The Nebraska Legislature will hold a public hearing Tuesday, Dec. 15th at 1PM on two bills related to fracking wastewater and the Nebraska Oil & Gas Conservation Commission currently tasked with both regulating and promoting the oil industry in our state.
- WHAT: Legislature Hearing on Fracking, Oil & Gas Commission
- WHERE: Room 1525, Nebraska State Capitol
- WHEN: Tuesday, Dec. 15 at 1:00 P.M.
- ACTION: Submit written testimony on the form below
- RSVP on Facebook: Let us know you’re coming.
The bills from Sen. John Stinner (LR 154) and Sen. Ken Haar (LR 247) will look into the authority of the Nebraska Oil and Gas Conservation Commission and its role in decisions regarding the disposal of salt wastewater into dry wells, and examine the process of eliminating the Nebraska Oil and Gas Conservation Commission, respectively.
Stand with us and testify at the hearing, or else submit written testimony on the form below that we’ll deliver to Senators at the hearing.
TIPS FOR YOUR TESTIMONY:
The hearing is focused on study resolutions introduced by Senator Ken Haar (LR 247), that explores disbanding the Nebraska Oil & Gas Conservation Commission (NOGCC) and/or moving its authority to other state agencies; and Sen. John Stinner (LR 154), on the role of the Oil and Gas Commission related to disposal of wastewater into injection wells.
- A recent poll found that 77% of Nebraskans are opposed to fracking waste, and 88% believe we should have the proper laws in place.
- Transparency + “public” hearings: The Legislature ignored pleas from Bold Nebraska and Nebraska Sierra Club to hold a hearing in Scottsbluff, in order to give the landowners and others most impacted by the proposed fracking waste disposal well an opportunity to testify. Instead they scheduled on it on a Tuesday morning at 9:00 a.m. in the town of Sidney — a 90-minute drive for landowners affected by fracking waste, and 5+ hours for those in Lincoln or Omaha. The issue of transparency and accessibility for public hearings on fracking is one that should be raised during the hearing. This continues the effort by Government agencies to stifle the voices of the public, the same way the NOGCC first told us we couldn’t testify during their fracking well hearing process — and then completelyignored all public testimony when voting on their decision.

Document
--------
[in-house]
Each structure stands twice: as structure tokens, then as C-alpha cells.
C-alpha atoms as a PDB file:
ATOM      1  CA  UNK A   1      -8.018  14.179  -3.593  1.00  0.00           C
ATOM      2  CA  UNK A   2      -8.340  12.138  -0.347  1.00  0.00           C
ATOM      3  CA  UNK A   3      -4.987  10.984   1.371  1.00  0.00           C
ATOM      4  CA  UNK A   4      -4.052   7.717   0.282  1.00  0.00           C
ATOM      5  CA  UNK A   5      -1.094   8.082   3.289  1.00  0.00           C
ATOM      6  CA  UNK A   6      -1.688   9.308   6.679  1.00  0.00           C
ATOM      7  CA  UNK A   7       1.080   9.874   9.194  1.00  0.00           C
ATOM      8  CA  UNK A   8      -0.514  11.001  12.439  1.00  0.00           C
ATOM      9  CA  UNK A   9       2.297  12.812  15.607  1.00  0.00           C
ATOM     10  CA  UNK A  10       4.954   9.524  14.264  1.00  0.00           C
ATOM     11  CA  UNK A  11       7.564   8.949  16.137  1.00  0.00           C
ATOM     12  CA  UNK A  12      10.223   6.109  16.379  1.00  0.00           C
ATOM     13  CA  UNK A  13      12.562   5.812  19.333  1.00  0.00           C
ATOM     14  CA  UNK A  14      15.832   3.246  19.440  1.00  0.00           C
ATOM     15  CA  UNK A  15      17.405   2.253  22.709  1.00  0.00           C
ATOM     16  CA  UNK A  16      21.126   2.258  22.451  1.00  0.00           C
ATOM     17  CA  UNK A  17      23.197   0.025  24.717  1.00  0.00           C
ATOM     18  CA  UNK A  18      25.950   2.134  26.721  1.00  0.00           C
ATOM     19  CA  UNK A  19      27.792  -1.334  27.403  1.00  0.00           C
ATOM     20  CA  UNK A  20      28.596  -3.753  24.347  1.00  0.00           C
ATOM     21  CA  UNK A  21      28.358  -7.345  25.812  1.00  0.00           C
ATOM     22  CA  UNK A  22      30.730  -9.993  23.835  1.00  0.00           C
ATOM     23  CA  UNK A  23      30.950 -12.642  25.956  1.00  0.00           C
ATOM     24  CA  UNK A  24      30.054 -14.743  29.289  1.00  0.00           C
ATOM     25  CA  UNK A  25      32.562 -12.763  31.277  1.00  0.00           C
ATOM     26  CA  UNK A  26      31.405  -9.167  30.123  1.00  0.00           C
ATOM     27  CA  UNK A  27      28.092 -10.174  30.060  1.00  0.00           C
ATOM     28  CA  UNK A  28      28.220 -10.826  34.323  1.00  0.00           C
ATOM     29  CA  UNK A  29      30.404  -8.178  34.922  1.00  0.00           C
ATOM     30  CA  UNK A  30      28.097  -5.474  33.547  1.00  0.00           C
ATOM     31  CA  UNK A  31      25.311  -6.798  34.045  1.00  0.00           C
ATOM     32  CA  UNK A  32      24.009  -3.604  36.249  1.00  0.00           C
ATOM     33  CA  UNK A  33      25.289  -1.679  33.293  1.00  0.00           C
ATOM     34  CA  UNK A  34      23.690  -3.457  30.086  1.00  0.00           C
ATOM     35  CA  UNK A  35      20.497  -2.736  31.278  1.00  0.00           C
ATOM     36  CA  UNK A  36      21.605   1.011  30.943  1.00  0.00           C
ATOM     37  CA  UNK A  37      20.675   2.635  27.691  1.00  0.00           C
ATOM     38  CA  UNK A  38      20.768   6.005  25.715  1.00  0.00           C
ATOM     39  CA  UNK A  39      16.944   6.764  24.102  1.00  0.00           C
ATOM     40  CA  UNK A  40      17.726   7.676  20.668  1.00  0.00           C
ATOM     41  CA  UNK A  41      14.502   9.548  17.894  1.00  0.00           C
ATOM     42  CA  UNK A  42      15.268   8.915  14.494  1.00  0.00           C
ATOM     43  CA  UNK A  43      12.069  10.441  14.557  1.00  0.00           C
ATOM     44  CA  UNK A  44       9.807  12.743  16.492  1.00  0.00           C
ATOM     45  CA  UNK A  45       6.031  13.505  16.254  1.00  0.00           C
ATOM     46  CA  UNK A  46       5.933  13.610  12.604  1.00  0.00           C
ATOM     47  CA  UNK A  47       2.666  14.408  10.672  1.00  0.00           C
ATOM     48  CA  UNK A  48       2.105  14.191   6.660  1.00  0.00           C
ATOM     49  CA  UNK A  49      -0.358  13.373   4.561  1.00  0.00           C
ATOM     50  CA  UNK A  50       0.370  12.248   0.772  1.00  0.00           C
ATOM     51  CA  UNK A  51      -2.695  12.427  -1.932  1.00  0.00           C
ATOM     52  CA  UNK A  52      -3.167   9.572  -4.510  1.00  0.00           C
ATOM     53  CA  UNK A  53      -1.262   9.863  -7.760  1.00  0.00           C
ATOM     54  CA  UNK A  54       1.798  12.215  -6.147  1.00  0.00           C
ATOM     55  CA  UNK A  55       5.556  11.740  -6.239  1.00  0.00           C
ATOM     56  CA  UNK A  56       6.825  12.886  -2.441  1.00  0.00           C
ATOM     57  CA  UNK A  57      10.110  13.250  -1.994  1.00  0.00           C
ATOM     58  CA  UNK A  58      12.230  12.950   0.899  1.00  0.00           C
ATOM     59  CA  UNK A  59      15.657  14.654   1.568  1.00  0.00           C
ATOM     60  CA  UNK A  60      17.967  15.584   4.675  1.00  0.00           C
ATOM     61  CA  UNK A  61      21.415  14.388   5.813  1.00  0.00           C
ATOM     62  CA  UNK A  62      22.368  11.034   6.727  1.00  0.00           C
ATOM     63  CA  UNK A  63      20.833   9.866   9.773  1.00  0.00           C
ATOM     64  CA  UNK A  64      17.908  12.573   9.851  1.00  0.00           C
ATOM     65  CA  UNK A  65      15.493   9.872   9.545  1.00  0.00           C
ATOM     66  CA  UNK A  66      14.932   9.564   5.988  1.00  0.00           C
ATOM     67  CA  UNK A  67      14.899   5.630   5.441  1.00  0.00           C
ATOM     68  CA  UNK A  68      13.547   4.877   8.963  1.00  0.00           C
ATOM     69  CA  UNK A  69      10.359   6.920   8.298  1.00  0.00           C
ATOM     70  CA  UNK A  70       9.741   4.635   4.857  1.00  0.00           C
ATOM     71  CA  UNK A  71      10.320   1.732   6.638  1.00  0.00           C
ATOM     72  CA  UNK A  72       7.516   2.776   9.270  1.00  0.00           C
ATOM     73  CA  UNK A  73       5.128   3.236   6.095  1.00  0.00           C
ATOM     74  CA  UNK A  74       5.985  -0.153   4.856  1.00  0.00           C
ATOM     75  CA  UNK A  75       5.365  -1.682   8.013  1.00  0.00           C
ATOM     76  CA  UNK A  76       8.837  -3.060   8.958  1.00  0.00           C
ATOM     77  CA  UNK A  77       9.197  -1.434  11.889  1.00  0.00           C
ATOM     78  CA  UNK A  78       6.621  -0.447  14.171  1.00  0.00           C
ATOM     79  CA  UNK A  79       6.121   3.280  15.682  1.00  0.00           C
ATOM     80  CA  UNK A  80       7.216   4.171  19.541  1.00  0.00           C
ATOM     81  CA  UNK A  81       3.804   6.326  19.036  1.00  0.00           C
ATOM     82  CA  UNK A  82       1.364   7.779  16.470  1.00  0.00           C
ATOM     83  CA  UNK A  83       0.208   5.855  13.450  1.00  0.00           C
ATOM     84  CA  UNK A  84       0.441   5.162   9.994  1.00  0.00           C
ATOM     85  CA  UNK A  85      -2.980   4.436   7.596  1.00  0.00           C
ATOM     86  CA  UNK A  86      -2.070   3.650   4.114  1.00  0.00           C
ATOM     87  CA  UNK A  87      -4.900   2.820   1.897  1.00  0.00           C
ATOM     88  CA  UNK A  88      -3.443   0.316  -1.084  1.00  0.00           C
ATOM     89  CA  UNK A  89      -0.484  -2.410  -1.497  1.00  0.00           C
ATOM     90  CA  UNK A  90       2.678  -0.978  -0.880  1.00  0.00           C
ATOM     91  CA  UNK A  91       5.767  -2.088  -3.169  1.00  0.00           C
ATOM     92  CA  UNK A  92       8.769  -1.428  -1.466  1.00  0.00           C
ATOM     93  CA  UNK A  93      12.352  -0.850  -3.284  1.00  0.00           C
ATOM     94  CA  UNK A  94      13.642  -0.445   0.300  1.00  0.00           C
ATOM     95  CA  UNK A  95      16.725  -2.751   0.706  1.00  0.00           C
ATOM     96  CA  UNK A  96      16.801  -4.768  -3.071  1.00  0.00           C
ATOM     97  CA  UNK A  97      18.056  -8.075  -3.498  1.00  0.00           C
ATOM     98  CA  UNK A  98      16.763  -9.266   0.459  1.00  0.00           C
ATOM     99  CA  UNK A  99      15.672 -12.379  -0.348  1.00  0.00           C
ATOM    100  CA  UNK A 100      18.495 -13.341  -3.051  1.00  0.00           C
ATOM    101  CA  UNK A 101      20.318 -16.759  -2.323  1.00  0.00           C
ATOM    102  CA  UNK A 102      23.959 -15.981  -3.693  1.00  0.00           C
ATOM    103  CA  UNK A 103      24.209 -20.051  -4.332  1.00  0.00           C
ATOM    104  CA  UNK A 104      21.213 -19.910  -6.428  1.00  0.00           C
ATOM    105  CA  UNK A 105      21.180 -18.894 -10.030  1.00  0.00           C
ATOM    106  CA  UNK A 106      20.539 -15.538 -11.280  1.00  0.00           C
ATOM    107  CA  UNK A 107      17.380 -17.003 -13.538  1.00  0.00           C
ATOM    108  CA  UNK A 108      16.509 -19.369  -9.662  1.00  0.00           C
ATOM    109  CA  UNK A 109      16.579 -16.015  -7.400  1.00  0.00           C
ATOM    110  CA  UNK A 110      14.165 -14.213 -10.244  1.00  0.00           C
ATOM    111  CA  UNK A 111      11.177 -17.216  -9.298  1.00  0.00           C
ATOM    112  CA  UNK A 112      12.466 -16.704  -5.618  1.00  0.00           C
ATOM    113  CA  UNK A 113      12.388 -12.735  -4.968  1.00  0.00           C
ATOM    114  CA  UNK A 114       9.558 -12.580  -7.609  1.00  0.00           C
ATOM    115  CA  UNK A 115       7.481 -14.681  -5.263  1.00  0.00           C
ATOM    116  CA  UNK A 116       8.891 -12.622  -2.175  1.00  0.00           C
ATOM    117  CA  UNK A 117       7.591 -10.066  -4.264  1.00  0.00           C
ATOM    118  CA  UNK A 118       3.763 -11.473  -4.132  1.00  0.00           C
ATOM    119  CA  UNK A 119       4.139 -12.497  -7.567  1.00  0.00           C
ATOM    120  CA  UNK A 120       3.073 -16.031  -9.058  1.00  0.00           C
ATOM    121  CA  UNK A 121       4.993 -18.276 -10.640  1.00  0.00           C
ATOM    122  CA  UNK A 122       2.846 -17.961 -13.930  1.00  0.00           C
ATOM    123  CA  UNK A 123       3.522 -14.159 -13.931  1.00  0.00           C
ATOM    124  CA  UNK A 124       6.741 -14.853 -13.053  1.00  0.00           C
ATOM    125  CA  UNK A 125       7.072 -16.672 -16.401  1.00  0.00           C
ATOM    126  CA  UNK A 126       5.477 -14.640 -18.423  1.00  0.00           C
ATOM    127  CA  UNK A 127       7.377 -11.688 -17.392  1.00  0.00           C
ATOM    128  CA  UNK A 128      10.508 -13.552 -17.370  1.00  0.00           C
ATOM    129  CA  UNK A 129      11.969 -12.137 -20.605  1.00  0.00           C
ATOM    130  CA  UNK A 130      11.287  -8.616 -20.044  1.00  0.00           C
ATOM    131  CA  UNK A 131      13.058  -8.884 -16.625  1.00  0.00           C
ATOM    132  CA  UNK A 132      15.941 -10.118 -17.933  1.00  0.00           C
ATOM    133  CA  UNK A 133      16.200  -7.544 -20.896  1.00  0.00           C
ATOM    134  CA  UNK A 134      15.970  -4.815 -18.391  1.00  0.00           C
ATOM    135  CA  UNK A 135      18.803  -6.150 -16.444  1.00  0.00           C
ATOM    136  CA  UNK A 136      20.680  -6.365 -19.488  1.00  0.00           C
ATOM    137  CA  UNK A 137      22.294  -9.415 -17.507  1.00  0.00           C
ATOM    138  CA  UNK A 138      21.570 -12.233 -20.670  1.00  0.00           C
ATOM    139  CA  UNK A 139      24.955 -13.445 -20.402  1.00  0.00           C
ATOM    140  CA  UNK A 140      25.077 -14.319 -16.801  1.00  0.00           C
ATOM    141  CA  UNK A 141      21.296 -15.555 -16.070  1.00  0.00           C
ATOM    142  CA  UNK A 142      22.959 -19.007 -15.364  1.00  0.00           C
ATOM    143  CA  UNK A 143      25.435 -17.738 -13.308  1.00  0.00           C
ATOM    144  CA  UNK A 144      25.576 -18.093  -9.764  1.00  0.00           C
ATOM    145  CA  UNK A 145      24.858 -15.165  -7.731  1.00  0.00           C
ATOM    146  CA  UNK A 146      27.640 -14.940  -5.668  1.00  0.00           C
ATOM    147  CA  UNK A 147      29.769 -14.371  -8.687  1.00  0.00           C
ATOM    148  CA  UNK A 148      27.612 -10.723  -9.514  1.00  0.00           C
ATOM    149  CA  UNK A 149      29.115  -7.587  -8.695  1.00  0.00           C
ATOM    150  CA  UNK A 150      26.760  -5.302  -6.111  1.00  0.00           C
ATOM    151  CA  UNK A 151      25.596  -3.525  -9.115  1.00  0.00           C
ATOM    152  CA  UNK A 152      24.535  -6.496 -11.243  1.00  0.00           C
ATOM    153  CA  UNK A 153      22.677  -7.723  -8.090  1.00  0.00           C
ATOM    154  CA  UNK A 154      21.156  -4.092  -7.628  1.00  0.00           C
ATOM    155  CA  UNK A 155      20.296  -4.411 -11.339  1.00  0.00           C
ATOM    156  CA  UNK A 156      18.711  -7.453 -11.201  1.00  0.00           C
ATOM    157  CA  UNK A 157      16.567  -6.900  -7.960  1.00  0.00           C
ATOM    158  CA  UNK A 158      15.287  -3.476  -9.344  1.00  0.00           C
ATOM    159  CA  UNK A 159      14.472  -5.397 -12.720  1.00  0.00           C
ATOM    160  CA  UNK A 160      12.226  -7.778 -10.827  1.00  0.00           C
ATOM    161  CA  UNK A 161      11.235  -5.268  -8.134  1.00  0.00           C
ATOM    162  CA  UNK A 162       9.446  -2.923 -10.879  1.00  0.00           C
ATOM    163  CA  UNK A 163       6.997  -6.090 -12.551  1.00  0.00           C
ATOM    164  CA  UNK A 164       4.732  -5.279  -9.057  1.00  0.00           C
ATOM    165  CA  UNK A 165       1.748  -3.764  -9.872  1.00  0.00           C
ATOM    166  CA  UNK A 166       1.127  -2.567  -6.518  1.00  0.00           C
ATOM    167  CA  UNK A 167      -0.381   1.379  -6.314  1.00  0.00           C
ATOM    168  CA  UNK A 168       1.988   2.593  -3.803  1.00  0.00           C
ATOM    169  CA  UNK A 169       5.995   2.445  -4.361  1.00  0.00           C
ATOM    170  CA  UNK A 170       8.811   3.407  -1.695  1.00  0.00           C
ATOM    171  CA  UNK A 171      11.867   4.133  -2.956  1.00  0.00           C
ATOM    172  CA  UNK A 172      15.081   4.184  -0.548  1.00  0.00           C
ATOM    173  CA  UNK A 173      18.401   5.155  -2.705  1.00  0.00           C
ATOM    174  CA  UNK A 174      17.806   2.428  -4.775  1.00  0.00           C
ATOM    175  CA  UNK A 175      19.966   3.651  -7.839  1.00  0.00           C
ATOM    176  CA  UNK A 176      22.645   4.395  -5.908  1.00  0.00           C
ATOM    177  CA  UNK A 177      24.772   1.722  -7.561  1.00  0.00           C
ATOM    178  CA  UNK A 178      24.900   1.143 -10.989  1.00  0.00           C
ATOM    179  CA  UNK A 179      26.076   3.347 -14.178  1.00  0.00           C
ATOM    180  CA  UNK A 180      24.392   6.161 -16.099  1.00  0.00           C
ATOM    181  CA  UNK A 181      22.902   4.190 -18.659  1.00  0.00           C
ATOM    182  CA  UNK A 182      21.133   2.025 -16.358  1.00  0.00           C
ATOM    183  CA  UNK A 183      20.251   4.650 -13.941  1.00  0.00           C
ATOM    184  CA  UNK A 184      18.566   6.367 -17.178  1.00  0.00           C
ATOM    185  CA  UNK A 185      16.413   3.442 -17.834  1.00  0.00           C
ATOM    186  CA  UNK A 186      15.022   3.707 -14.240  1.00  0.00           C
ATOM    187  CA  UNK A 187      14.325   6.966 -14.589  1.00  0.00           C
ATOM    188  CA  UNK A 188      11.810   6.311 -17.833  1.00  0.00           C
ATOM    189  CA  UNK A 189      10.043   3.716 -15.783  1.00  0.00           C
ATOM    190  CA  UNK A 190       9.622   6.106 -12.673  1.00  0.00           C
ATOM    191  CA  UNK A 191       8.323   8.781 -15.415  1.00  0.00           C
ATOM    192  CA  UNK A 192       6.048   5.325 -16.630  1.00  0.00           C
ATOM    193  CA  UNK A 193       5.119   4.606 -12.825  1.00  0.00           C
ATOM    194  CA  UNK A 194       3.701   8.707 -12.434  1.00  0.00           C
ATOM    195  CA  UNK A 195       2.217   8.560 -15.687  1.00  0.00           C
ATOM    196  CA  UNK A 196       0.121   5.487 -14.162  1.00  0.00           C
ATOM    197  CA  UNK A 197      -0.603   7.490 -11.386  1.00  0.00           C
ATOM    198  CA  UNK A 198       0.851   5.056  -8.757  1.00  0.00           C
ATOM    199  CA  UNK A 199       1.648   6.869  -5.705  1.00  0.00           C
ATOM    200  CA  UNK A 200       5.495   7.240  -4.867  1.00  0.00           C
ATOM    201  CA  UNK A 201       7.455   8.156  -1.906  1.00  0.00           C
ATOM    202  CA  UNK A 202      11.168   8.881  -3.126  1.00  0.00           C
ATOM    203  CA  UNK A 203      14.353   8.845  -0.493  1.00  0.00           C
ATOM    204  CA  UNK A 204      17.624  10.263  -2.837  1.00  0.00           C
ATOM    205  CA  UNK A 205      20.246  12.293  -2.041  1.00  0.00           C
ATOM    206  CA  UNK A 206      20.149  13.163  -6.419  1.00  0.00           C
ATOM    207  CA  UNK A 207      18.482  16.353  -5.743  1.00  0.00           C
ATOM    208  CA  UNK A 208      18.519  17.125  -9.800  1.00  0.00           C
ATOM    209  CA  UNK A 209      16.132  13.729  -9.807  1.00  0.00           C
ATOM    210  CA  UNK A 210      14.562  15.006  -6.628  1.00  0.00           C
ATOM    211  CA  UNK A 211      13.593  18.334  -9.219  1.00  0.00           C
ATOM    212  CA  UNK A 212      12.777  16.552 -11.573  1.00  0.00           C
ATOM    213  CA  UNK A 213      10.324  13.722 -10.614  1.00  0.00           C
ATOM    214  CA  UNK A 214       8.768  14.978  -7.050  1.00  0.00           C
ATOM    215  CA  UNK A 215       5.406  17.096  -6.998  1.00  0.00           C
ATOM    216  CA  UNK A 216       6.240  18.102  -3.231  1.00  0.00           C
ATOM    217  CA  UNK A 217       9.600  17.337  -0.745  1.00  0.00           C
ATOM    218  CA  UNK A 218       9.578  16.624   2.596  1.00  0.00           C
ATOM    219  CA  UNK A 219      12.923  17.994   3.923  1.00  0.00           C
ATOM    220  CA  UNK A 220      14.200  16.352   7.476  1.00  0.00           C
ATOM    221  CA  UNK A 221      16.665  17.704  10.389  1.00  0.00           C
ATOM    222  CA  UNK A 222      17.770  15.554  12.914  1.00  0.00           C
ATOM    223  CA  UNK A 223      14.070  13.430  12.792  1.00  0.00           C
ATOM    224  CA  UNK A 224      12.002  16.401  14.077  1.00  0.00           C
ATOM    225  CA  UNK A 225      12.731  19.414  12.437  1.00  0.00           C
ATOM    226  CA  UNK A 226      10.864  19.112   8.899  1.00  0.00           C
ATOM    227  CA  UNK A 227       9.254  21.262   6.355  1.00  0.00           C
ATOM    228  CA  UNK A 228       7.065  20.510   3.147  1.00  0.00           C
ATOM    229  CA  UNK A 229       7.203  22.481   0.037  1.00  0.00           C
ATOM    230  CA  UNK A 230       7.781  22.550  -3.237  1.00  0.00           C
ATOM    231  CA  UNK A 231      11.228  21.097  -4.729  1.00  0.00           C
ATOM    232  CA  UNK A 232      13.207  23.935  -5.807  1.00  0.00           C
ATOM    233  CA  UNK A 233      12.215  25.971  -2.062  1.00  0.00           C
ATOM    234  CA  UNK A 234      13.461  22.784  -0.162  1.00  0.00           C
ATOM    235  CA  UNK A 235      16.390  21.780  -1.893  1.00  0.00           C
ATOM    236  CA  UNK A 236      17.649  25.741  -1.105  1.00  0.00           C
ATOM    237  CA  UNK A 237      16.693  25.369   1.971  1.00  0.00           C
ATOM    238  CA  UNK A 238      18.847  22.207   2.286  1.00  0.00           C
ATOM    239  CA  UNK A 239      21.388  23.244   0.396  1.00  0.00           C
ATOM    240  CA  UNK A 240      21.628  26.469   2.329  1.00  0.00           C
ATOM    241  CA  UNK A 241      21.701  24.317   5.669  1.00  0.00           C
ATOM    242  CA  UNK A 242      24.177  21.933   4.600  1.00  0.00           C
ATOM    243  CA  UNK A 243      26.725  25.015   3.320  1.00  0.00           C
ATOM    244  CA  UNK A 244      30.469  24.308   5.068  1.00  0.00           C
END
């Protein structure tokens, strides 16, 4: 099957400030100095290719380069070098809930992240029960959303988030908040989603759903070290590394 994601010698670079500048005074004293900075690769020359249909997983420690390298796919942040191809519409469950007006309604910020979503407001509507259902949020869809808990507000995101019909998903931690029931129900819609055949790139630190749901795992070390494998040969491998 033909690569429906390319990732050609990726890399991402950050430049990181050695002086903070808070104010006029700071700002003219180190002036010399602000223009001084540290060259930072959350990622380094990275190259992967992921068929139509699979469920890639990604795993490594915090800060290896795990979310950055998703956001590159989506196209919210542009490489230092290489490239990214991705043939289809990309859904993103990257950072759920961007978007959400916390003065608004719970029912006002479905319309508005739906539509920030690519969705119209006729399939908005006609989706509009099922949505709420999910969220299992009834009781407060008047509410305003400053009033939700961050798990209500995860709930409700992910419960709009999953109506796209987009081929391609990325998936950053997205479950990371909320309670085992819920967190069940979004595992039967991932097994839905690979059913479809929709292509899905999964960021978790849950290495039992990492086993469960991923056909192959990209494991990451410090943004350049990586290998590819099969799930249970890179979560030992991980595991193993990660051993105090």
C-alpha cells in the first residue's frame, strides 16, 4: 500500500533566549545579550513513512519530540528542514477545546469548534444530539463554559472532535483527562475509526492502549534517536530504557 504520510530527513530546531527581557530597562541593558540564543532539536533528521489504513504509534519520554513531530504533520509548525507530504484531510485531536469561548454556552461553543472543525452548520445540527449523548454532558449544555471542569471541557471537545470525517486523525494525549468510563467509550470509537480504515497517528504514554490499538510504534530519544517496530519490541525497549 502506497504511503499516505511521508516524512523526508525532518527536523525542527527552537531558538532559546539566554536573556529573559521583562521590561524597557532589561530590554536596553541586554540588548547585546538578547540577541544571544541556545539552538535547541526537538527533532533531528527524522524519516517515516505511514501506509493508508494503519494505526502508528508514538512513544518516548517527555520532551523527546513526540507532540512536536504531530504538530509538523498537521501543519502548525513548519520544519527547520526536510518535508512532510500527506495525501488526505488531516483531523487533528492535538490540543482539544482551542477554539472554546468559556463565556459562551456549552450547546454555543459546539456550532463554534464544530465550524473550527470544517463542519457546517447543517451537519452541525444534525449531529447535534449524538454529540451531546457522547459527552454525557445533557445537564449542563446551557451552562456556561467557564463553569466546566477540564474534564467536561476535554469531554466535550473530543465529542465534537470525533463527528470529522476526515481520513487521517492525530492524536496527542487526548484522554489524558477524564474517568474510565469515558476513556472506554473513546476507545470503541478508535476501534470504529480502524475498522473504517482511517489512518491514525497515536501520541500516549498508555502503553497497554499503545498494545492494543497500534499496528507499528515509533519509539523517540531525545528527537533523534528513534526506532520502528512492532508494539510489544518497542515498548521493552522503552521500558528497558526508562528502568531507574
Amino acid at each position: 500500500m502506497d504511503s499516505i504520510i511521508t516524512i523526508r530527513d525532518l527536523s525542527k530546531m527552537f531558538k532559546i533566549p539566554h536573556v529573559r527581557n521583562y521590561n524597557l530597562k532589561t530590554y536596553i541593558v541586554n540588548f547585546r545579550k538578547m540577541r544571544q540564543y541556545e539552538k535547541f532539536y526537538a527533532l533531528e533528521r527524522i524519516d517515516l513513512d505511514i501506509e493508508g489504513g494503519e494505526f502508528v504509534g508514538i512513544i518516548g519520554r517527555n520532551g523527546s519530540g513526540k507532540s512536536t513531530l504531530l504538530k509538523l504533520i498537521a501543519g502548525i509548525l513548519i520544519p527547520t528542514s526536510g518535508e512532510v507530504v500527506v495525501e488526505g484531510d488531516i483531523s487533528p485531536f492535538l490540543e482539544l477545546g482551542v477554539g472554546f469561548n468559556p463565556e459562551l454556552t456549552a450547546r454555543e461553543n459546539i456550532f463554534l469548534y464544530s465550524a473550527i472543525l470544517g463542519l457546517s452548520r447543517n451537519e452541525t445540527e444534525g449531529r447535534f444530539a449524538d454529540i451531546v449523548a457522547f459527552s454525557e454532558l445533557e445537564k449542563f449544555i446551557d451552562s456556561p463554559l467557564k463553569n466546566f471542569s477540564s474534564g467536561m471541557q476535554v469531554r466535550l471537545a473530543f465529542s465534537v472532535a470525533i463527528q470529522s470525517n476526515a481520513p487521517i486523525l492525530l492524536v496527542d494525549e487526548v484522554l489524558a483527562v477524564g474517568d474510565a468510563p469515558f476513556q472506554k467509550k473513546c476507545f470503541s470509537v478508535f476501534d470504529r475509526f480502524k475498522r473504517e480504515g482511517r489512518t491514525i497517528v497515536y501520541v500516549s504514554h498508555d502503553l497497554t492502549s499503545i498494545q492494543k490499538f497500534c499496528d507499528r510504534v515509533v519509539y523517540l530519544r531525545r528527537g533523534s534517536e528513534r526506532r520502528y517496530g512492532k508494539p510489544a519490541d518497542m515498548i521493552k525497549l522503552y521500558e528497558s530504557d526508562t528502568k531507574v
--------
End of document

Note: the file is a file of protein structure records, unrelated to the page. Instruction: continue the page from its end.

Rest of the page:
- On deaf ears: Oil & Gas Commission fails to respond: State Senators, public health officials, landowners, environmental groups, citizen advocacy groups and the Oglala Sioux Nation were all united in their clear statements on fracking waste. Every single one of these groups of people all asked for the Oil & Gas Commission to reject the permit — or at the very least, put it on hold until proper scientific studies can be completed and proper laws put in place. The NOGCC ignored these voices and approved it anyway.
- Conflict of interest: Oil & Gas Commission “promotes” AND “regulates”?: The Oil and Gas Commission — an unelected body appointed by Gov. Ricketts — has a mission to both “promote” and “regulate” oil and gas (including fracking waste). You simply cannot regulate on the one hand, and promote on the other without having a clear conflict of interest.
- Better options: The Legislature will be considering whether “the statutory and regulatory duties currently under the jurisdiction of the Oil & Gas Commission could be better conducted by the Department of Environmental Quality, the Department of Natural Resources, the Public Service Commission, natural resource districts, counties, or other appropriate agencies or political subdivisions;”
- How do Nebraska’s fracking laws stack up?
- Nebraska has no laws in place to protect our land, water and public health from fracking waste.
- Colorado’s regulations on oil and gas run 300-400 pages, while Nebraska has just 50 pages, with only a few sentences about protecting our land and water.Colorado requires a $1 million bond to cover accidents, while Nebraska requires only $10,000 — less than the insurance on your car.
- In Kansas, new maximum daily limits were placed on disposal of fracking wastewater because of concerns it was causing earthquakes on previously unknown fault lines.